The safety and effectiveness of onasemnogene abeparvovec-xioi is based on an ongoing clinical trial and a completed clinical trial involving a total of 36 pediatric patients with infantile-onset SMA between the ages of approximately 2 weeks and 8 months at study entry, according to the FDA. The primary evidence of effectiveness is based on results from the 21 patients treated with Zolgensma in the ongoing clinical trial.

In this trial, there are 19 remaining patients, who range in age from 9.4 to 18.5 months; 13 of these 19 patients are at least 14 months of age. Compared to the natural history of patients with infantile-onset SMA, patients treated with Zolgensma also demonstrated significant improvement in their ability to reach developmental motor milestones (e.g., head control and the ability to sit without support).

"A diagnosis of SMA is devastating, leaving untreated babies who have the most severe form with painfully short, highly medicalized lives, during which they are unable to lift their heads, sit or roll, have difficulty swallowing and breathing and need 24-hour care," said Jerry Mendell, M.D., principal investigator at the Center for Gene Therapy at The Abigail Wexner Research Institute of Nationwide Children's Hospital in Columbus, OH, in a prepared statement. "In the START clinical trial we conducted with Zolgensma, all children were alive at the conclusion of the study and many were able to sit, roll, crawl, play and some could walk. This level of efficacy, delivered as a single, one-time therapy, is truly remarkable and provides a level of unprecedented hope for families battling SMA Type 1. We now have data 4 years out from the trial, and we see the durability of this gene therapy."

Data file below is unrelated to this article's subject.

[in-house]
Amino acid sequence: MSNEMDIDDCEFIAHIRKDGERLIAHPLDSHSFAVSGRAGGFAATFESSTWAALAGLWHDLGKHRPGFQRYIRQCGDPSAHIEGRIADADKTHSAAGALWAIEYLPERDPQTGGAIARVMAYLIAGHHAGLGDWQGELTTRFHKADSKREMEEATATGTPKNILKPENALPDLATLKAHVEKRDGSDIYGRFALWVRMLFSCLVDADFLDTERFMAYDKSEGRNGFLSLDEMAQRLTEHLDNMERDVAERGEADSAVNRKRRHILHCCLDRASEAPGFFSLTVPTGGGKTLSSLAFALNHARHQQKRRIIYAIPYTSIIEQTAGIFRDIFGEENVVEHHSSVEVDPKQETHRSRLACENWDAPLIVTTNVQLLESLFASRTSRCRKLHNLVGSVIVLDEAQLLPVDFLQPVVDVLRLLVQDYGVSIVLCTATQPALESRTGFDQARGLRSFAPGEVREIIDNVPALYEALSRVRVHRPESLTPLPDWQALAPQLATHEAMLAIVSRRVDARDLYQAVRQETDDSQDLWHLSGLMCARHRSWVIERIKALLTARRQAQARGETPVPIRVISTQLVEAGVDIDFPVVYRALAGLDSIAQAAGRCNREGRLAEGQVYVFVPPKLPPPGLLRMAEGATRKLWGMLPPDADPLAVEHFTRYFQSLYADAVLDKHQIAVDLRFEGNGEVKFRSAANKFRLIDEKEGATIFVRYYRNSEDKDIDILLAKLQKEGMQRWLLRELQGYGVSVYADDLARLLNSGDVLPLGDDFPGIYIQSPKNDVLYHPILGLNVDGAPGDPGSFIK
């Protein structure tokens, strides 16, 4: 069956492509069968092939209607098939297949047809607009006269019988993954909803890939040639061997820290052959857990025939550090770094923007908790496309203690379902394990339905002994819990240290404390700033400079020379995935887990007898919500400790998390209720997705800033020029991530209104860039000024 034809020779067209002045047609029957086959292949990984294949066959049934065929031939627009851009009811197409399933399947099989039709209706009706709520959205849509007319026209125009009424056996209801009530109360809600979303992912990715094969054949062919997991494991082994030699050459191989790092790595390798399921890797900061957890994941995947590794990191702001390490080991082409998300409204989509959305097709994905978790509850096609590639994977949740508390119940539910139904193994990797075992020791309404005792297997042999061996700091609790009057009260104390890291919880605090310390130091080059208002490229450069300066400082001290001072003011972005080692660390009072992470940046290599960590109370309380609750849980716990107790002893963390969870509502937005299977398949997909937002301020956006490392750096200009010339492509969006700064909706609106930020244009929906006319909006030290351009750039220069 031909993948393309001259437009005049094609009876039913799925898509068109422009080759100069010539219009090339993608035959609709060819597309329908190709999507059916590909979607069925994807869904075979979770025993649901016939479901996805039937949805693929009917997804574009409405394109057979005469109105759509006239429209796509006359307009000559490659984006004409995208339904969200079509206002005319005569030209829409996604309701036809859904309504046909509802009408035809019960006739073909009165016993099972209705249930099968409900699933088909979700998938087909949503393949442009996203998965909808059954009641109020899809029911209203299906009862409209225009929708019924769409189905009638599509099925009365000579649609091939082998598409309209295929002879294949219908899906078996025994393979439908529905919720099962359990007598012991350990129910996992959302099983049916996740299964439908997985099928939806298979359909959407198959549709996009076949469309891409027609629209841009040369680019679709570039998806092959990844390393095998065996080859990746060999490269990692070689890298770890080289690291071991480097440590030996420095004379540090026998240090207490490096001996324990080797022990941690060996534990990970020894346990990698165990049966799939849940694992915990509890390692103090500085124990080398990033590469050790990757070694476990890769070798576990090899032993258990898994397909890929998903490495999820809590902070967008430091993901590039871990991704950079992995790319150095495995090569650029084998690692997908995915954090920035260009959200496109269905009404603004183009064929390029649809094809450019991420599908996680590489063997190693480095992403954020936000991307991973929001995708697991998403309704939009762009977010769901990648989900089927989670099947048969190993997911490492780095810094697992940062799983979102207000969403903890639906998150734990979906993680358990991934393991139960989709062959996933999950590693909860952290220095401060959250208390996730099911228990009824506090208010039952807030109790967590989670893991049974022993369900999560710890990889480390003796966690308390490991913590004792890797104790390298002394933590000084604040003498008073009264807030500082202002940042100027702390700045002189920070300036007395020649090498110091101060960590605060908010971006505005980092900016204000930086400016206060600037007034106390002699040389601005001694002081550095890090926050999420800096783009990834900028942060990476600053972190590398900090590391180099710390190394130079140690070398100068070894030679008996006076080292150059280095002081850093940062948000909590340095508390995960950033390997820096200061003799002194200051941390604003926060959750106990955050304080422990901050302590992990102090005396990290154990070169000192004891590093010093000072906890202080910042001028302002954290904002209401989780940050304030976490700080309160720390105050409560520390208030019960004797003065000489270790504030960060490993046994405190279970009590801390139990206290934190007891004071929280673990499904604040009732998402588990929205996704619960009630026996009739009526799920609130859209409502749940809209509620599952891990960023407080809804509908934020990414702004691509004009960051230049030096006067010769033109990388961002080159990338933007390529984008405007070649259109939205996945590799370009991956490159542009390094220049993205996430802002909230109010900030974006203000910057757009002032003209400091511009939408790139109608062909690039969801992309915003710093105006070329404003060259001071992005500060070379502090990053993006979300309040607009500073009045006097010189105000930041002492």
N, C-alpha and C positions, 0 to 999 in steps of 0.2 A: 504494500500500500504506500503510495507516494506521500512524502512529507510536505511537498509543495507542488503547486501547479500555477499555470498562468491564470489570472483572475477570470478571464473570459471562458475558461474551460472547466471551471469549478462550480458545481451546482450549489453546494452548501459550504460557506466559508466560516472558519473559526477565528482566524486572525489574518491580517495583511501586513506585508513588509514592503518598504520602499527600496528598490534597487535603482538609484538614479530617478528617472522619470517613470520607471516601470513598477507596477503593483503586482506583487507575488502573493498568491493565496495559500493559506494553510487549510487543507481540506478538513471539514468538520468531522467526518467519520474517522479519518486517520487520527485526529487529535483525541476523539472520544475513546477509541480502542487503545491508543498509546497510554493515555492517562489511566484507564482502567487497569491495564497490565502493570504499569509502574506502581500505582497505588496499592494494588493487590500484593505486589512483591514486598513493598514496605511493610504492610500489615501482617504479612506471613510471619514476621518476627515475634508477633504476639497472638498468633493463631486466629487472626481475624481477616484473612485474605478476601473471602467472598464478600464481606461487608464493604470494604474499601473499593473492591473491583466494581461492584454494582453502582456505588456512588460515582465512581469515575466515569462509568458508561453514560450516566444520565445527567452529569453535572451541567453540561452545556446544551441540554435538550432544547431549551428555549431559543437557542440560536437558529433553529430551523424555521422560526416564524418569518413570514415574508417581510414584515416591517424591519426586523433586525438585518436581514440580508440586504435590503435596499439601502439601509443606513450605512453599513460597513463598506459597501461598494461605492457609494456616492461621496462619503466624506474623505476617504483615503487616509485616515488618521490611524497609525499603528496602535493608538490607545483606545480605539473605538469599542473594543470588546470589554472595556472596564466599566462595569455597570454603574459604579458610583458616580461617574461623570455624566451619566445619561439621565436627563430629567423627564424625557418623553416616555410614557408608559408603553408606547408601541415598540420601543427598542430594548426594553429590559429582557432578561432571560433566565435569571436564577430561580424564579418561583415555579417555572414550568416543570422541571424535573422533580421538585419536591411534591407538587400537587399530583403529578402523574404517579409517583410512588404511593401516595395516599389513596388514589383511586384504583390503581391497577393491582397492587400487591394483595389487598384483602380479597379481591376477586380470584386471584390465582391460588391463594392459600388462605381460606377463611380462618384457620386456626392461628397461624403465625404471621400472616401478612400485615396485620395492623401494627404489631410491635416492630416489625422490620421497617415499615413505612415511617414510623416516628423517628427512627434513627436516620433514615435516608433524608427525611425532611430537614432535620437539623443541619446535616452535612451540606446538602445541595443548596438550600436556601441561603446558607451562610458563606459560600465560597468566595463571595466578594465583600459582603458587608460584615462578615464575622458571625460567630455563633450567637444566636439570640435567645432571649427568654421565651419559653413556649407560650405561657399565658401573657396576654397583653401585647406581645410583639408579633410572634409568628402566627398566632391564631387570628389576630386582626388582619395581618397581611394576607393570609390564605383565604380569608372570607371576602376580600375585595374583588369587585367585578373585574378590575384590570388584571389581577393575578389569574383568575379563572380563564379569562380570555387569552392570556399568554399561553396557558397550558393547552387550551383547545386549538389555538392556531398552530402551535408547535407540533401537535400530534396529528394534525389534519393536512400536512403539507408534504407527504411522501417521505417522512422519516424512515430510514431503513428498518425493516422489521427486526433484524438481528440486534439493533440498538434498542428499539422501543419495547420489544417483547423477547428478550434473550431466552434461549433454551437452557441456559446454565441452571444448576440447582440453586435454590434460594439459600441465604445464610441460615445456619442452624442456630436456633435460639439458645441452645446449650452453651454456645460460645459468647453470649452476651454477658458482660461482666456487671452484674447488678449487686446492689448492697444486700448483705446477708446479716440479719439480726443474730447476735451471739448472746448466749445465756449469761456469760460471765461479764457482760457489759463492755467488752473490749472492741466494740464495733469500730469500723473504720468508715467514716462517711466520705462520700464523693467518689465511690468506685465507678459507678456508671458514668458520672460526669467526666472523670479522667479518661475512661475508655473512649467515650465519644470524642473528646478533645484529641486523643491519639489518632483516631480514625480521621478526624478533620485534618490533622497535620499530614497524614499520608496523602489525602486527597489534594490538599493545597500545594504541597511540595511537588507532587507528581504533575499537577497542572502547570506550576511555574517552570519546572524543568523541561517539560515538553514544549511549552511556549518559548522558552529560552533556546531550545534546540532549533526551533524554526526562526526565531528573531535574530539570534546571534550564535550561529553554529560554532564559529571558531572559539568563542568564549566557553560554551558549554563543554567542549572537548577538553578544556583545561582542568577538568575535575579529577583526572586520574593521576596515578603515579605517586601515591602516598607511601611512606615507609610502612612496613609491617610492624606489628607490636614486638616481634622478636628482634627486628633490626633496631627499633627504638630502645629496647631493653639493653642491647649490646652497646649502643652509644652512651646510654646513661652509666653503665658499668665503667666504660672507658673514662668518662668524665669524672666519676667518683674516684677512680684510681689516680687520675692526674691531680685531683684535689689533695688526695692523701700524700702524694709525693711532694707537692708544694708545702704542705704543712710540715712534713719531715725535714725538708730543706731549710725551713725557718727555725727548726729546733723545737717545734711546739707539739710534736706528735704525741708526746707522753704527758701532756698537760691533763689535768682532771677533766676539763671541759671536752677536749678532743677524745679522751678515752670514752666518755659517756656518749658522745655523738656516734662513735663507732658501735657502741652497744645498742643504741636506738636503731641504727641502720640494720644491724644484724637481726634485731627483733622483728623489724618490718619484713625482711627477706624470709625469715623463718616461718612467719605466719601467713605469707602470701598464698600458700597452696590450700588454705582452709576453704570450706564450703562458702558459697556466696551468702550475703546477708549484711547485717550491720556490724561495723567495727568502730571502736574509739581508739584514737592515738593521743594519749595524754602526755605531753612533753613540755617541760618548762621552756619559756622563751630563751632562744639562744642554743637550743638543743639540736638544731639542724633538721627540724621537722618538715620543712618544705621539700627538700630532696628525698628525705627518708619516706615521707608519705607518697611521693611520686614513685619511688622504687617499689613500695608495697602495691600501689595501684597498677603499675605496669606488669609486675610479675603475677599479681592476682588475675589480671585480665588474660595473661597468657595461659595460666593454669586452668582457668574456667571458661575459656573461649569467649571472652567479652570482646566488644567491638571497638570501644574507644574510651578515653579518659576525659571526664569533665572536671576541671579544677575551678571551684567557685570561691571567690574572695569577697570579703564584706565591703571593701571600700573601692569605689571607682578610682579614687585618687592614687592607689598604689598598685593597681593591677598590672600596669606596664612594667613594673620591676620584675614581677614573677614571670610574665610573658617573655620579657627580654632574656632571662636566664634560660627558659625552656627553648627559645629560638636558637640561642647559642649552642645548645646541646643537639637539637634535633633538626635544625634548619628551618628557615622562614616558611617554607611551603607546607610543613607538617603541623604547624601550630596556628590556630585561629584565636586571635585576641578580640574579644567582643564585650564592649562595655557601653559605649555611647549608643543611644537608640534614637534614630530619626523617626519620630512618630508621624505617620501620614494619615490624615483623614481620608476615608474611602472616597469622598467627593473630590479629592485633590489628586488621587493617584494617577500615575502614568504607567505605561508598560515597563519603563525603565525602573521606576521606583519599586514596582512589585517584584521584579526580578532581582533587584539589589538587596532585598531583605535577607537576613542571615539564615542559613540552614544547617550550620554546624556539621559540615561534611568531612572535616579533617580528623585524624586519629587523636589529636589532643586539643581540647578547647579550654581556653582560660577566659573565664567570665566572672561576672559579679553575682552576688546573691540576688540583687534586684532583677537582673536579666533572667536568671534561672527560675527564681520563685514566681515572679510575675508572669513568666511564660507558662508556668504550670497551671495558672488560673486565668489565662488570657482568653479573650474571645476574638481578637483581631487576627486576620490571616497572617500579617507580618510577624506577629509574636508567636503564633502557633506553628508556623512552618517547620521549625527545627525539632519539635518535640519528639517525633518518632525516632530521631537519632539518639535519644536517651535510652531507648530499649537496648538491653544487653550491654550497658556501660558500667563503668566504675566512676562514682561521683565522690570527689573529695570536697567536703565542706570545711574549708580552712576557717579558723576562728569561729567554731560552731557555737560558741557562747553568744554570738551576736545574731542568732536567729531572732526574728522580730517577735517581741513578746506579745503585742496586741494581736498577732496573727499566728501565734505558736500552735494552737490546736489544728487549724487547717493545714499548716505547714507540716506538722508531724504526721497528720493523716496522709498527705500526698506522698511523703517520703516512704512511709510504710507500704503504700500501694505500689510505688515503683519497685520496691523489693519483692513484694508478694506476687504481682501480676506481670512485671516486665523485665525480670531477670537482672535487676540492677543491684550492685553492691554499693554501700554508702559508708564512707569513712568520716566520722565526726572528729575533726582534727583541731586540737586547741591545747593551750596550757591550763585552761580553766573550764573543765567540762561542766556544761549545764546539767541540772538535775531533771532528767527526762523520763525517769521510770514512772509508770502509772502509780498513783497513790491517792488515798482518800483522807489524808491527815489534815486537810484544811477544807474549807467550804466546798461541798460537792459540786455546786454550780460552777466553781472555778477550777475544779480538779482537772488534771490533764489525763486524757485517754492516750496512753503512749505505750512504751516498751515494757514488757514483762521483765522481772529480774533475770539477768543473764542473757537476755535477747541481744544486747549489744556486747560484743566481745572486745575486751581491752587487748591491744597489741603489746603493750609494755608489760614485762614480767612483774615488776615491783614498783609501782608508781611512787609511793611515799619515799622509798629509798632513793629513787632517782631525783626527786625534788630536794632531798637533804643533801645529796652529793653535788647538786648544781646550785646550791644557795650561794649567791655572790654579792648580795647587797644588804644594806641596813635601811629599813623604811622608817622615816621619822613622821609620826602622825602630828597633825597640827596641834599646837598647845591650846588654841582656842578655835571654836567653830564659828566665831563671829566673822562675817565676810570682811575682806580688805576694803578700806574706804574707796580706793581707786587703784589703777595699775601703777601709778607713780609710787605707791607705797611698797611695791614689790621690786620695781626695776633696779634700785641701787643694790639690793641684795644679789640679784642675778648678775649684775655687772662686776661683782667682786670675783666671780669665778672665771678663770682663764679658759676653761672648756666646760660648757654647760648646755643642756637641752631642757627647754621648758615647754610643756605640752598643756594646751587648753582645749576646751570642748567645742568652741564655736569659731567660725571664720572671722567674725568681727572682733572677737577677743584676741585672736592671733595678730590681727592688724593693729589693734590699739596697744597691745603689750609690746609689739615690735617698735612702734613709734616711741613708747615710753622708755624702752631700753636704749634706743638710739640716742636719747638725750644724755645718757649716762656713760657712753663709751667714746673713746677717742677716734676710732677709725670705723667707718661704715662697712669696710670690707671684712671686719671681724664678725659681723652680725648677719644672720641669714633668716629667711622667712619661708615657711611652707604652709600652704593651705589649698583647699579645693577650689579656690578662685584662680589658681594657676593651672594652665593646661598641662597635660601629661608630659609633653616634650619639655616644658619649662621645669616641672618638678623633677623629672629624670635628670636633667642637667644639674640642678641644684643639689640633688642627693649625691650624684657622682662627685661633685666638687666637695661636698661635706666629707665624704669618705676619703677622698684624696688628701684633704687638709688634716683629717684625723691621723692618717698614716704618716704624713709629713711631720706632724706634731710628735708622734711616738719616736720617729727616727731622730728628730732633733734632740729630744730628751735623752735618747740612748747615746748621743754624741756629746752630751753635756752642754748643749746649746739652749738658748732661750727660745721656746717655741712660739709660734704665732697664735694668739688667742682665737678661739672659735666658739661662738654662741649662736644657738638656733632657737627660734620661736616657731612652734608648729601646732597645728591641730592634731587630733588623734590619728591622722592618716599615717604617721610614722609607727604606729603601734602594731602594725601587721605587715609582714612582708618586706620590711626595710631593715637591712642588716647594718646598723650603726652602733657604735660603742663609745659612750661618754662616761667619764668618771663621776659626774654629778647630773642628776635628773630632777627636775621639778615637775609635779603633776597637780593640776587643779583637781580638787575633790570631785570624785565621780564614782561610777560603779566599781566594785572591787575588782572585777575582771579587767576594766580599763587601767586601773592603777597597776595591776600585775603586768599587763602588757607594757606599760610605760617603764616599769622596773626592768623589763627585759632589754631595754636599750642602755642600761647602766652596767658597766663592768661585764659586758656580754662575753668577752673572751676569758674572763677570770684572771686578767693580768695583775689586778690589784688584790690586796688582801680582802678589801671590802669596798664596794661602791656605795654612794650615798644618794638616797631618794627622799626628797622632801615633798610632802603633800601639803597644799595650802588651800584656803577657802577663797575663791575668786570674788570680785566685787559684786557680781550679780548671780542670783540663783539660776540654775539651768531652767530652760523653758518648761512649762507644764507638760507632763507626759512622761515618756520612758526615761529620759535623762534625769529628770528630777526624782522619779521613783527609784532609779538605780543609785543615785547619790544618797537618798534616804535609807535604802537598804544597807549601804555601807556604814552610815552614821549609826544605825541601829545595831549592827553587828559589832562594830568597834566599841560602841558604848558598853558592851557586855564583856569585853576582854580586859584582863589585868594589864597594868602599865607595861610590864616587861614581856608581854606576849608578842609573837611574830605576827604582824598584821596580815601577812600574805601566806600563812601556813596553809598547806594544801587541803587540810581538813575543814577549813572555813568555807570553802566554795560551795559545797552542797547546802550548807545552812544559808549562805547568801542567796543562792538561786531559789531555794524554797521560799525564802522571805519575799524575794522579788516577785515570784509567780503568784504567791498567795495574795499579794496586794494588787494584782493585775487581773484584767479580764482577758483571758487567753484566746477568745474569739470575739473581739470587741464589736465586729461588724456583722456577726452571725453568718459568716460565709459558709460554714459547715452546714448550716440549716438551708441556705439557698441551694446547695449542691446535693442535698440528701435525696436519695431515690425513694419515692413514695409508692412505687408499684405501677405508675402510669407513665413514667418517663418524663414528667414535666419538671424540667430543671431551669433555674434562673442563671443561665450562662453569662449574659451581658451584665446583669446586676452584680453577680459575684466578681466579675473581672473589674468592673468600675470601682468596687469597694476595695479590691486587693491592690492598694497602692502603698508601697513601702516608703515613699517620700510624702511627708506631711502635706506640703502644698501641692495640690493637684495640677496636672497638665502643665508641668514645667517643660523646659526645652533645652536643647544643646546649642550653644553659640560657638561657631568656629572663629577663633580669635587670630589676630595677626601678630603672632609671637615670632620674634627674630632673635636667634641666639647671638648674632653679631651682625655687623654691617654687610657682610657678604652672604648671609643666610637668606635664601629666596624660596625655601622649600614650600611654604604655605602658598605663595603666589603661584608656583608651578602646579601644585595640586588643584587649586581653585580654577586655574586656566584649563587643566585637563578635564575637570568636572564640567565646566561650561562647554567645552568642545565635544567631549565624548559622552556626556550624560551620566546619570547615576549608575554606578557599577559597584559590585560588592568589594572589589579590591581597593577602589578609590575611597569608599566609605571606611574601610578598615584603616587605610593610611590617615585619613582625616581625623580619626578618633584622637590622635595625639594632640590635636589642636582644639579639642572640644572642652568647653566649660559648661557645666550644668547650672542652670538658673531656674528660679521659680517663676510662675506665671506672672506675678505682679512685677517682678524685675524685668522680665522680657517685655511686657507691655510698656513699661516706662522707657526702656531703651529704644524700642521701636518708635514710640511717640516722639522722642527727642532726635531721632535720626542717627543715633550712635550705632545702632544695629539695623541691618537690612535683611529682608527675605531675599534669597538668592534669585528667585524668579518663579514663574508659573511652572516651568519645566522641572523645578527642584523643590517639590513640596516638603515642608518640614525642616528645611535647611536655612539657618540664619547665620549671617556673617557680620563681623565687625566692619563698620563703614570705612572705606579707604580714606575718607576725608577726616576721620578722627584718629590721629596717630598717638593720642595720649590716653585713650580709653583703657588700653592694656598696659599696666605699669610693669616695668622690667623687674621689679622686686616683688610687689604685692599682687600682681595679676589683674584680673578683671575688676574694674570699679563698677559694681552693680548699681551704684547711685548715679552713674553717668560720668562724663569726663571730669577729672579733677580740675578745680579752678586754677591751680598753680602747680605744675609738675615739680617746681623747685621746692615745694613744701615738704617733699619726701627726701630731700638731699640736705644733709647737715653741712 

Vas Narasimhan, CEO of Novartis, said the approval of onasemnogene abeparvovec-xioi serves as a testament to the “transformational impact” that gene therapies can have in treating life-threatening genetic diseases, such as SMA.

"We believe Zolgensma could create a lifetime of possibilities for the children and families impacted by this devastating condition," Narasimhan added, in a prepared statement.